October 1, 2012

Living Inwardly

By Swami Shraddhananda Coming to the United States in 1957, Swami Shraddhananda was head of the Vedanta Society in Sacramento from 1970 until his death in […]
September 1, 2012

Swami Vivekananda—The Next 100 Years

This article, by Swami Tyagananda, originally was a talk given at a panel discussion organized at the University of Massachusetts, Dartmouth, in June 2003. I would like to focus on two issues: first, facing life’s challenges with courage; and second, negotiating the boundaries based on nationality, religion, politics, and race. The two issues are related but need to be examined separately. More specifically, I wish to offer a few insights gathered from Vivekananda’s teachings as possible pointers towards addressing these two issues.
July 31, 2012

Sri Ramakrishna as Achine Gach: “The Tree Without a Name”: Part 4

The Utility of Interpretations That’s the whole point—isn’t it?—of why interpretations are offered and why they are studied. It’s not so much a matter of agreeing or not agreeing with, or accepting or rejecting, any interpretation. That’s secondary. What is primary is the question: does this interpretation help me go closer to the truth, or the inner essence, of the person or the idea that is being interpreted.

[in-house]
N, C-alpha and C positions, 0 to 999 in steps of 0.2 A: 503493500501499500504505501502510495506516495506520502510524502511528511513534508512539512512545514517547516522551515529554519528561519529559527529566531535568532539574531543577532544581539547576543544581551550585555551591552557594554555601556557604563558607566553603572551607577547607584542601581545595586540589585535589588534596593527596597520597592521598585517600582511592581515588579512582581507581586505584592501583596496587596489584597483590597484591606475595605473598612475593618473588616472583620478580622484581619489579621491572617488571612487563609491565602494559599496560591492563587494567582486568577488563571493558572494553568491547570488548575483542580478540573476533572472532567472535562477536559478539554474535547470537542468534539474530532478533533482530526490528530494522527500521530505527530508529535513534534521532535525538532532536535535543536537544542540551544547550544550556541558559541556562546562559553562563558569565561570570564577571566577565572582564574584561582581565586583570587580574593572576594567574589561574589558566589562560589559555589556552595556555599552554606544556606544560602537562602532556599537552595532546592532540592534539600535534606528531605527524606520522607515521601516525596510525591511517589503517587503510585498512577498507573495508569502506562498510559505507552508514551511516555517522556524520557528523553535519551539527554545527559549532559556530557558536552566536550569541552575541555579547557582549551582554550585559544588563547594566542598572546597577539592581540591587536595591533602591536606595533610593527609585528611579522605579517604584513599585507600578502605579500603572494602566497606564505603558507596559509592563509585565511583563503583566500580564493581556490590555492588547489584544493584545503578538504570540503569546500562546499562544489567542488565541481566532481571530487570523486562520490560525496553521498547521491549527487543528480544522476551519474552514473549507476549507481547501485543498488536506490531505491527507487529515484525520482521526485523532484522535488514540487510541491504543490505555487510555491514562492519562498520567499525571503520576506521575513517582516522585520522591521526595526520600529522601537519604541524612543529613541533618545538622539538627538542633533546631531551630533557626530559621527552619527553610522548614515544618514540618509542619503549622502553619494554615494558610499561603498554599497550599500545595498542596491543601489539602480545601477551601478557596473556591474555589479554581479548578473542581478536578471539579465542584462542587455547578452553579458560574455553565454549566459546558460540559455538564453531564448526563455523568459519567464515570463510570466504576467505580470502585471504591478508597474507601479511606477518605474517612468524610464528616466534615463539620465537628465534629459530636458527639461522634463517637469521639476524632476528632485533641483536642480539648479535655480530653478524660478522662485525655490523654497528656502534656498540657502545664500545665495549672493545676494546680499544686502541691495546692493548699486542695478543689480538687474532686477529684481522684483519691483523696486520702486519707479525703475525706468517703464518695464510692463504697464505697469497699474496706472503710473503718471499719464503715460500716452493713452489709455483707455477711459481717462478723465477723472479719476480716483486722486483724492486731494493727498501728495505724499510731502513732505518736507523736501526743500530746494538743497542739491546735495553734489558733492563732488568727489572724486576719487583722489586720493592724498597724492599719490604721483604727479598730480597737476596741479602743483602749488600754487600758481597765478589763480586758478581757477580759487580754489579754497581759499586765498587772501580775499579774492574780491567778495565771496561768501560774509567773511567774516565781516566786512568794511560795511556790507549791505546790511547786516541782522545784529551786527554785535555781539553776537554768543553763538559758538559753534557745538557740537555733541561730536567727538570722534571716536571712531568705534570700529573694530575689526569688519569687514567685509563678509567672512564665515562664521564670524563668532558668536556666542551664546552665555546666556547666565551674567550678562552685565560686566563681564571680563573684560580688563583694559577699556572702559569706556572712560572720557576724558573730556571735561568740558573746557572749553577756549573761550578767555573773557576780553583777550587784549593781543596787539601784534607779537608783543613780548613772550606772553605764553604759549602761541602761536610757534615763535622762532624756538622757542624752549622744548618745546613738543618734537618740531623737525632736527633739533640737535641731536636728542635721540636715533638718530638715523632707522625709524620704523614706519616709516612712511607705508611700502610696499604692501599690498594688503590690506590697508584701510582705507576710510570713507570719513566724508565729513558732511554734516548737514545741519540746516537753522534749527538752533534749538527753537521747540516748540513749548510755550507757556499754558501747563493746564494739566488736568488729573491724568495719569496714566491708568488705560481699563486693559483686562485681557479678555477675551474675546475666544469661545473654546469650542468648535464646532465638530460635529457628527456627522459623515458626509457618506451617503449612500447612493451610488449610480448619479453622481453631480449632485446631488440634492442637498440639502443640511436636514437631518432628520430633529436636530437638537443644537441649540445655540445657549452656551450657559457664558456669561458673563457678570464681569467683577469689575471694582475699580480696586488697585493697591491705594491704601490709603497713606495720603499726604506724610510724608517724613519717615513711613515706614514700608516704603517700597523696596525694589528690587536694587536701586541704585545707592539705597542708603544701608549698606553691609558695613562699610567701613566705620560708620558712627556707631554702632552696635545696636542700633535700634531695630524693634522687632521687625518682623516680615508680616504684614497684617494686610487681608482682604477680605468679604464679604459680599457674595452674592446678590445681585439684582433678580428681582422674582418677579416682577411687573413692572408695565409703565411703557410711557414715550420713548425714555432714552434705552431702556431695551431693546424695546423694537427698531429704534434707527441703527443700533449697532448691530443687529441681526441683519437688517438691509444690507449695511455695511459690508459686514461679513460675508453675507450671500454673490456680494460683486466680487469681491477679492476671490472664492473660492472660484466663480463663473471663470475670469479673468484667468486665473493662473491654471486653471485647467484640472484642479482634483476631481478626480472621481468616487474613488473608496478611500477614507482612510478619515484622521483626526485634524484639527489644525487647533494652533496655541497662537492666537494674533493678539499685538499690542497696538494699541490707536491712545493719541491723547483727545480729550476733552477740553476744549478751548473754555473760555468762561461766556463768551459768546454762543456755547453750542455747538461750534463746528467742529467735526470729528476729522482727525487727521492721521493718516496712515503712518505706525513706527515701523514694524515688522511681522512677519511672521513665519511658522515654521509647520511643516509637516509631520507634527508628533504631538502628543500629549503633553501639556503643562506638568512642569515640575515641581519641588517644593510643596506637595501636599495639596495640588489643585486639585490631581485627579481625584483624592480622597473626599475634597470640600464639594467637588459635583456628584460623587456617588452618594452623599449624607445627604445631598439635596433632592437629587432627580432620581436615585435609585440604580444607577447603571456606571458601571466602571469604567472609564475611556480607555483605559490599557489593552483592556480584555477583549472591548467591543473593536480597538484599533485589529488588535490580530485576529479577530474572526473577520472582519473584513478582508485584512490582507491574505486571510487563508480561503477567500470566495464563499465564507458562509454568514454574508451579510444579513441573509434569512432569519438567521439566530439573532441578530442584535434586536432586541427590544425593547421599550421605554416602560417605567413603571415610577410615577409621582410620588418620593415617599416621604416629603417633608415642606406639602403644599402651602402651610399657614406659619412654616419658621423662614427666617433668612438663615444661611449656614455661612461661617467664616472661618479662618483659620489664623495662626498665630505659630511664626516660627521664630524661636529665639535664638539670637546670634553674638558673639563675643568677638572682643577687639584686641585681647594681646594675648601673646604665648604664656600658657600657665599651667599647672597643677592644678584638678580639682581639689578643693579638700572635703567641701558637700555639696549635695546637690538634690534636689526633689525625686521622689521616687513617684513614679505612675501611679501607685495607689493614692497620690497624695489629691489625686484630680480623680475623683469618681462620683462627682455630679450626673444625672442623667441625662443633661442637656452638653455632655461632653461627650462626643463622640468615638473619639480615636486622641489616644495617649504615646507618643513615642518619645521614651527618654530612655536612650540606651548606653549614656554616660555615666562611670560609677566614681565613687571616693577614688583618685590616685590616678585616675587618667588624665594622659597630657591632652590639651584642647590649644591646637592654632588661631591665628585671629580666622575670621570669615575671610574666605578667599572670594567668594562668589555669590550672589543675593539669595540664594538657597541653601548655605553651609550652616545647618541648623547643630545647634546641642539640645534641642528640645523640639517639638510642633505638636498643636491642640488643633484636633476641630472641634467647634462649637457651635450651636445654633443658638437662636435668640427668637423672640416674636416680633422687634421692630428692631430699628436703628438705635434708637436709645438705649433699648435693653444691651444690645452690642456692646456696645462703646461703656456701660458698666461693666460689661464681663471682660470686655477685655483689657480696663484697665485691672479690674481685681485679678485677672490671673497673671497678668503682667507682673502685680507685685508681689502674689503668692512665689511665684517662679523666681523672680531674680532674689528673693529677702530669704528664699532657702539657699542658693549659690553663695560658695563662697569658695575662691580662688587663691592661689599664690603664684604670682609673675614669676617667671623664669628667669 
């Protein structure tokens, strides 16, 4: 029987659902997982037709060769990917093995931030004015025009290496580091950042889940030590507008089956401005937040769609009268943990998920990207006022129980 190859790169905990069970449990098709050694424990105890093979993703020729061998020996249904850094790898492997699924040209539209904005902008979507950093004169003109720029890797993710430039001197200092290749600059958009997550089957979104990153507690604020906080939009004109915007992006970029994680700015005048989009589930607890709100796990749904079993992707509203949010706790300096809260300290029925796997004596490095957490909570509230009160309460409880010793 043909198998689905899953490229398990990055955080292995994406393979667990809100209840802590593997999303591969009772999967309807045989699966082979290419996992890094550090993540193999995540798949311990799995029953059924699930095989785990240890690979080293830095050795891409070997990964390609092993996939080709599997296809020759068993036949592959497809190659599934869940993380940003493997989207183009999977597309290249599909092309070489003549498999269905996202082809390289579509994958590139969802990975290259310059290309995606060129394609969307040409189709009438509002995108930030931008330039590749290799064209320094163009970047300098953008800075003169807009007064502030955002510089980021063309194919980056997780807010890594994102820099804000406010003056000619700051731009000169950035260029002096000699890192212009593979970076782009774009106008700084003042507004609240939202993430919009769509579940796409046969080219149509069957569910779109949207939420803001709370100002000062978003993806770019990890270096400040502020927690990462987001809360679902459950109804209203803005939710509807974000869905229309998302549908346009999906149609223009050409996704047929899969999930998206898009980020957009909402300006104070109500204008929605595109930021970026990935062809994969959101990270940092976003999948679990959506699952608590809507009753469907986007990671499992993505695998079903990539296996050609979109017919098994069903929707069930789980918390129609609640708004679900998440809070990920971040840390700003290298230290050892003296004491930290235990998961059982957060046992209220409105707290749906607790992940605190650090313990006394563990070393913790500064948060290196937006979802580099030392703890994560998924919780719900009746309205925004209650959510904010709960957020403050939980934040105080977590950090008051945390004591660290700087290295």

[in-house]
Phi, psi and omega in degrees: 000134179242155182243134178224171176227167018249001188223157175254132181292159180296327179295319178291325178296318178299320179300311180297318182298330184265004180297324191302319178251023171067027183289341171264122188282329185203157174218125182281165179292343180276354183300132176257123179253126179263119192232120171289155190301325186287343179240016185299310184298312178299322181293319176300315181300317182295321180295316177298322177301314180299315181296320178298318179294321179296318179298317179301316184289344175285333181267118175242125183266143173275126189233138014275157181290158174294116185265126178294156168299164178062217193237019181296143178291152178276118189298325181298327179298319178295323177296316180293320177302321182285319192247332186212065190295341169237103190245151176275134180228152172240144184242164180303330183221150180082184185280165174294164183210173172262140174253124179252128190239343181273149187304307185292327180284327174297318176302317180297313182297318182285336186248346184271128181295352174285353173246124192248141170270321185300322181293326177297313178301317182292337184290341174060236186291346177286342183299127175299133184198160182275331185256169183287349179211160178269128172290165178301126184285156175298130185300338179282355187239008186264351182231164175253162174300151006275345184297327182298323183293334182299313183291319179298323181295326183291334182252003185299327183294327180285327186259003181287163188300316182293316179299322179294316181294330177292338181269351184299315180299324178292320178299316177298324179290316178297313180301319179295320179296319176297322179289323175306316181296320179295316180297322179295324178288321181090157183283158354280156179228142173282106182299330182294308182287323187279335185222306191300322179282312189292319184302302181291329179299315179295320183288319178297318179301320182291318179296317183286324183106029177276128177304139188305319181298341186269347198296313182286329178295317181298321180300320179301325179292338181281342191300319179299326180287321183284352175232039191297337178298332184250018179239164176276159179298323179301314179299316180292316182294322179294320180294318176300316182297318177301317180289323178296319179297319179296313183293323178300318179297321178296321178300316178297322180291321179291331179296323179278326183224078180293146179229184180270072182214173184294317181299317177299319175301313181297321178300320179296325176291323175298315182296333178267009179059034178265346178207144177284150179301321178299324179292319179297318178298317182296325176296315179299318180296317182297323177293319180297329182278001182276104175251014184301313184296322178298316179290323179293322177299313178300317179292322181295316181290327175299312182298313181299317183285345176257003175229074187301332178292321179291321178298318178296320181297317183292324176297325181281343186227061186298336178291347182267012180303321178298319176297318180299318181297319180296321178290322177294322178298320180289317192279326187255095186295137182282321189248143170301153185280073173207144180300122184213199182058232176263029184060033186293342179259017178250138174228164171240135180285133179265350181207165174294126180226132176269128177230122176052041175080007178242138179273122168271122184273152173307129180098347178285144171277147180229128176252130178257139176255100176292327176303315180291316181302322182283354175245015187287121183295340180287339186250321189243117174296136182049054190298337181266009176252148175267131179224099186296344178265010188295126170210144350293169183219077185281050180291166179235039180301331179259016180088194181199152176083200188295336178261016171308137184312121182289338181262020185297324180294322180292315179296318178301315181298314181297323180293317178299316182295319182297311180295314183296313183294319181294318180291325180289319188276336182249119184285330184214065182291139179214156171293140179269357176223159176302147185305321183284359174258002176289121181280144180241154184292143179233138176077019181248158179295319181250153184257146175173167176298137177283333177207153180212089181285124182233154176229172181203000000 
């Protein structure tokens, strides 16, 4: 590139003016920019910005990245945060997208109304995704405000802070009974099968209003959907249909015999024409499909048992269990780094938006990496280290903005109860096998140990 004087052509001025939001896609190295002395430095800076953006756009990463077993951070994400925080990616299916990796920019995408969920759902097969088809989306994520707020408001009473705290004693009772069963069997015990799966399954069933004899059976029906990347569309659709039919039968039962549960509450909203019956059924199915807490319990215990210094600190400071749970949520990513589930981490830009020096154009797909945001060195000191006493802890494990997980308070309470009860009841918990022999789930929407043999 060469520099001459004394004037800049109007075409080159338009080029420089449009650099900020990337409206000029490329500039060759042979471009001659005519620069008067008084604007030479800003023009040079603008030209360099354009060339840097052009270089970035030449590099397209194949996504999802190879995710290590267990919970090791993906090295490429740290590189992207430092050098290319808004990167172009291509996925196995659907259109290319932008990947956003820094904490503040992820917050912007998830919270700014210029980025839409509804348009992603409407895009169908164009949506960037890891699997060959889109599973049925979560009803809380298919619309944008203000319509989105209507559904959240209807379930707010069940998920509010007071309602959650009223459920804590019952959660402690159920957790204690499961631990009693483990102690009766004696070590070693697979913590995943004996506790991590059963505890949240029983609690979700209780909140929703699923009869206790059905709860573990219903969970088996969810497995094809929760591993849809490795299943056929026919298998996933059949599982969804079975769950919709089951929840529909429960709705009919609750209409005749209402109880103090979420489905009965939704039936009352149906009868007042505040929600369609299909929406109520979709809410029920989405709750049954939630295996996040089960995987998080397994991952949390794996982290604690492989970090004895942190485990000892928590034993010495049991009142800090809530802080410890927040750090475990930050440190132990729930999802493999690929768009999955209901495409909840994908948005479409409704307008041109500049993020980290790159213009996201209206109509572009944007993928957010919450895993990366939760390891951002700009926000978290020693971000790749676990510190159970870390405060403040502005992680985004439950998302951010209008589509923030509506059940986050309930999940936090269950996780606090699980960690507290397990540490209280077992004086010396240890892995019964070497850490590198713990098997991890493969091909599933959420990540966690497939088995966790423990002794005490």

July 5, 2012

Sri Ramakrishna as Achine Gach: “The Tree Without a Name”: Part 3

Among the earliest in this class of interpretations is Max Muller’s Ramakrishna: His Life and Sayings, first published in the year 1899. As a strong believer in the scientific study of religion, Muller believed that a comparative study would uncover hidden religious truths and was adamant that Christianity should be subjected to the same method of study as were employed in the study of other religions.
June 1, 2012

Sri Ramakrishna as Achine Gach: “The Tree Without a Name”: Part 2

In Vedanta itself it is possible to view the world in at least five distinct ways: as a cosmic sacrifice (yajna), as a cosmic play (lila), as cosmic union (yoga), as a cosmic person (virat), and as a cosmic mystery (maya). There is also immense diversity in how one’s own self is understood and, of course, how the Being that lies beyond the world and the self—often expressed in English through the overused but handy word “God”—is understood.